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Cisco residents, officials plan next steps after flood

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CISCO, Texas - Cisco is working to get back to normal after last week's flood destroyed the city's water treatment plant.

A special city council meeting was held Monday night to explain the situation and let people know what officials are doing to get drinkable water back into people's homes.

They've installed a portable water treatment plant, but their two pumps are out of service. The city is operating with one rented pump for the time being, but Cisco Mayor James King said the city hopes to get the two pumps back online by Wednesday.

The water treatment plant was declared a total loss, and King said the city hopes to have a new plant built near Cisco College in about a year.

In the meantime, volunteers and the people with the American Red Cross are pitching in to help.

The flood did plenty of damage, but also left behind flood victims like Michael Cofferen. He's thankful to get a clean-up kit from the American Red Cross and bottled water from volunteers.

"It means the world," Cofferen said of the volunteers' efforts. "I did 25 years in the Air Force, and it cost me a lot. I deal with it every day."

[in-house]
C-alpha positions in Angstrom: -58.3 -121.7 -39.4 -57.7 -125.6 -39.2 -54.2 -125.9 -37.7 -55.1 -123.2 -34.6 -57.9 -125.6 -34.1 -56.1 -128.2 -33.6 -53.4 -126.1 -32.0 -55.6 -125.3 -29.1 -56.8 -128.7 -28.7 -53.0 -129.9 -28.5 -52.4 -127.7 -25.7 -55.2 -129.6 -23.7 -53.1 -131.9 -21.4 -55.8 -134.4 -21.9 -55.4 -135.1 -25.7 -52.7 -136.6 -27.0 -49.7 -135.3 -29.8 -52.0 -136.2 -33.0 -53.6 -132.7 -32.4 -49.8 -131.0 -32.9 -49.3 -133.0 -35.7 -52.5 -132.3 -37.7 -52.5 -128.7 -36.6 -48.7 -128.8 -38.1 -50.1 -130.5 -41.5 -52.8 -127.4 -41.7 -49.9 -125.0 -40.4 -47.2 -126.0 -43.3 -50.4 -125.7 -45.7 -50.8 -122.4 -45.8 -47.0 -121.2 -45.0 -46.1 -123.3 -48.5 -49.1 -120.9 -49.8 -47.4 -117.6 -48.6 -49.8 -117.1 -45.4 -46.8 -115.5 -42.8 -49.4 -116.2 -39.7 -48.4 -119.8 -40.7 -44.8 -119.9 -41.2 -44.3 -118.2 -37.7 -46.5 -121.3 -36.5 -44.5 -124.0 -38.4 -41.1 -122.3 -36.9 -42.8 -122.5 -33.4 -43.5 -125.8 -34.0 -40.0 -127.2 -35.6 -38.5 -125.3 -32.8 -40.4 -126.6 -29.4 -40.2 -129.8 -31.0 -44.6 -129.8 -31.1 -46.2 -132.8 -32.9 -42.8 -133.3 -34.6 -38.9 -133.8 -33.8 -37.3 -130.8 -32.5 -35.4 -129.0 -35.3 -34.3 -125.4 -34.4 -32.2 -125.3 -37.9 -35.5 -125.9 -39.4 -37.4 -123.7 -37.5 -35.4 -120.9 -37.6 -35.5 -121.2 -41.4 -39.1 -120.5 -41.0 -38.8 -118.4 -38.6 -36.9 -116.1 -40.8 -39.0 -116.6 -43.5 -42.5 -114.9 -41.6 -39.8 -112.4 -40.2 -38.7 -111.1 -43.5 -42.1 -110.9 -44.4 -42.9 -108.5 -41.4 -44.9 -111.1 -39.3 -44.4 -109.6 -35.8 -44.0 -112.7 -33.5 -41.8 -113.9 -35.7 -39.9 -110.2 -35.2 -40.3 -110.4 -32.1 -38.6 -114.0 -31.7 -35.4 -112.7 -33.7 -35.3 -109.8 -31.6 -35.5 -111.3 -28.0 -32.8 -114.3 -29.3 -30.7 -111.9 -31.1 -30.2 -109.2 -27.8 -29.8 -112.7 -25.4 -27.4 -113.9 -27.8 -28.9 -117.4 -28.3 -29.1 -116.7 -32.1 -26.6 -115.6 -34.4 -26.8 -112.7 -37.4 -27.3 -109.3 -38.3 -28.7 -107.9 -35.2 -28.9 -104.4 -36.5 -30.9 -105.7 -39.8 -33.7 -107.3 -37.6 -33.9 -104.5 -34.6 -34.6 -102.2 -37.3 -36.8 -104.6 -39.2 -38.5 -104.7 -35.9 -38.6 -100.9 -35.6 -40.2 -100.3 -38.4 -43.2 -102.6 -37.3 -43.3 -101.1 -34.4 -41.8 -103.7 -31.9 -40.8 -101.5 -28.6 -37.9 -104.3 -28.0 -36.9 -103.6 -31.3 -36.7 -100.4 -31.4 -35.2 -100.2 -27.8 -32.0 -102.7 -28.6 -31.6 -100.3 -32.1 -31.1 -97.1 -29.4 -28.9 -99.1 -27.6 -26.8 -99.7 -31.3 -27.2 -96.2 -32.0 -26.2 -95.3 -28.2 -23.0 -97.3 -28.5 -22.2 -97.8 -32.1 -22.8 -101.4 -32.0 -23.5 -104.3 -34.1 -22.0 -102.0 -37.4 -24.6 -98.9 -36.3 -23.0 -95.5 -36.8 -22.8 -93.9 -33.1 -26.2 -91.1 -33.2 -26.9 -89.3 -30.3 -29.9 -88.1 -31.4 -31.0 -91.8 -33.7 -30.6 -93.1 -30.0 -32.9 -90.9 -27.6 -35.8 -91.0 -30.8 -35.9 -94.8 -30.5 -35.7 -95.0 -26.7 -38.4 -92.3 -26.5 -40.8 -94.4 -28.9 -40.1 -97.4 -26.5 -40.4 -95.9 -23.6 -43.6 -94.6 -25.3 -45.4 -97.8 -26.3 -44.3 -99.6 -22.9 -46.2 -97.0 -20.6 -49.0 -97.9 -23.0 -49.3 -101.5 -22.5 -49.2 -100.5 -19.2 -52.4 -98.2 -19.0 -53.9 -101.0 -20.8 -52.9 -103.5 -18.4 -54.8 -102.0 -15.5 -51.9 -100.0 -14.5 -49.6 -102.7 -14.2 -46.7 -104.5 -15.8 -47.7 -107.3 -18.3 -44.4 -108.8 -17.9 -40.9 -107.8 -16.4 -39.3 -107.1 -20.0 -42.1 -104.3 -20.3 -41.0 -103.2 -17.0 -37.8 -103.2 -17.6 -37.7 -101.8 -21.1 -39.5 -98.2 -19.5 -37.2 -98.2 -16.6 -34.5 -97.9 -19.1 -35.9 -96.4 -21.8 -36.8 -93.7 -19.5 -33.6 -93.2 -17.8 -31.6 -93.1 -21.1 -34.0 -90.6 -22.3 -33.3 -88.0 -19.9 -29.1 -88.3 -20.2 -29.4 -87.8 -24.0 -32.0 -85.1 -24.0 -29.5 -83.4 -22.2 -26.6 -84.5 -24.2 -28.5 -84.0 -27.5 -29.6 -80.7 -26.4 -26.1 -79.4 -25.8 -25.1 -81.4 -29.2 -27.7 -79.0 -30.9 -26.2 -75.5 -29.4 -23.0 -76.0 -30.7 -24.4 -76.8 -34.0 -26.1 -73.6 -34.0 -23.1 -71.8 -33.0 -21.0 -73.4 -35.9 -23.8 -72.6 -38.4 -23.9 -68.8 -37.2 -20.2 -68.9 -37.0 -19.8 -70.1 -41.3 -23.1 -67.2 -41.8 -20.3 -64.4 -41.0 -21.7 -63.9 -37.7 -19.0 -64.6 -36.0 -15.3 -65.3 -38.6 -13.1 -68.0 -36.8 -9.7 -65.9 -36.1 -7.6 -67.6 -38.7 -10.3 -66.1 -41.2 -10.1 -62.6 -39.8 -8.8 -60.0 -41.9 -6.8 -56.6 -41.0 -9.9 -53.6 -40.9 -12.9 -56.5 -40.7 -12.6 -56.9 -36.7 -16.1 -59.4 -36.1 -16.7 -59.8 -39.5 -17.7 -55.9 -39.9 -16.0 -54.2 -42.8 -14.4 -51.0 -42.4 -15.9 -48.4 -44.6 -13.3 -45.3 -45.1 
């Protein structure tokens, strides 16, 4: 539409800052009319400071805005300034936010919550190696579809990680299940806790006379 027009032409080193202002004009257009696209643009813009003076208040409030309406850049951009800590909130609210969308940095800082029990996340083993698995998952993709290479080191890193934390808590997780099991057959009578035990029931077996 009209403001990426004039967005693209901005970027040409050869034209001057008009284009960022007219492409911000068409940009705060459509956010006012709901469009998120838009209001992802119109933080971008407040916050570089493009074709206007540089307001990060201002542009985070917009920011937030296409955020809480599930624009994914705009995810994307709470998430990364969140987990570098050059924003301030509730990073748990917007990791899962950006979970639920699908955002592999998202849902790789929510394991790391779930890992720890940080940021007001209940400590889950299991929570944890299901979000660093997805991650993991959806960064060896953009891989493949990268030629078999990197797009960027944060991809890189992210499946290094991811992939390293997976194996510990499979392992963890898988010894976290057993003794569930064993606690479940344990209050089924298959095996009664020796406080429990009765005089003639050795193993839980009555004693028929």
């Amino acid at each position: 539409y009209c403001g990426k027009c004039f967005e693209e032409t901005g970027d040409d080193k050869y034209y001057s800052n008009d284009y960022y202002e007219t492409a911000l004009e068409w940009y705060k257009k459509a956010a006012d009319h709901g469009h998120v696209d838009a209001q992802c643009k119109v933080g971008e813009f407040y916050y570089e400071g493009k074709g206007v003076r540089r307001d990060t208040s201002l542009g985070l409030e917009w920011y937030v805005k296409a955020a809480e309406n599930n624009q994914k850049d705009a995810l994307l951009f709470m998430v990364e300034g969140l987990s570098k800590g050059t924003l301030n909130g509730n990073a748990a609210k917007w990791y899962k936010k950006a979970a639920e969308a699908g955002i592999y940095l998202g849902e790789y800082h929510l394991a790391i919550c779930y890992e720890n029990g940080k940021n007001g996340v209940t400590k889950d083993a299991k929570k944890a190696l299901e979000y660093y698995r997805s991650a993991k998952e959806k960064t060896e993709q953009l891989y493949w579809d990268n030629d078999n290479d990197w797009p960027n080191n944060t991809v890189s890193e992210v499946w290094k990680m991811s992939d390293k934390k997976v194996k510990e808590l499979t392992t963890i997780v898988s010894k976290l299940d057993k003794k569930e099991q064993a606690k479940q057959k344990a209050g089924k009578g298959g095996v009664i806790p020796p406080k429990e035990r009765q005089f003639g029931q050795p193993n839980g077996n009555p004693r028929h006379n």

Cofferen suffers from post-traumatic stress disorder. His lake house was his place to get away, but the flood brought five feet of water inside the home. Fourteen inches of standing water was still in the house Monday.

"We've lost everything," Cofferen said. "It's totally destroyed and I just hope and pray I can get it back one day to what it was."

The American Red Cross is handing out clean-up kids, complete with items stuff a flood victim might need to get started.

They include items like brooms, trash bags and gloves.

"It's important because flooding doesn't happen every day, so sometimes it's tough to know what to do when something happens," said Janelle Schmid, a disaster program manager with the American Red Cross.

When the two pumps are back online, the city will be able to pump about a million gallons of water a day into the system, but King said normal usage for this time of year is one-and-a-half million to two million gallons per day. A boil water notice and stage three water restrictions were still in effect.

Volunteers also handed out bottled water donated by area grocery stores, and nearby towns and businesses. The Myrtle Wilks Community Center is open to people to get help.

"It makes me proud to be a part of not just Cisco, but this area, just to see how everybody came together in a time of need," said Levi Goode, an administrator at the Myrtle Wilks Community Center.

Cofferen said fellow veterans and Dyess airmen have also pledged to help him get his lake house fixed when the water goes down. It's a pledge that left the retired Air Force sergeant a little choked up.

"We will get our lives back in order," Cofferen said.

"It might take a while, but I love this country, and I love the way it takes care of us."

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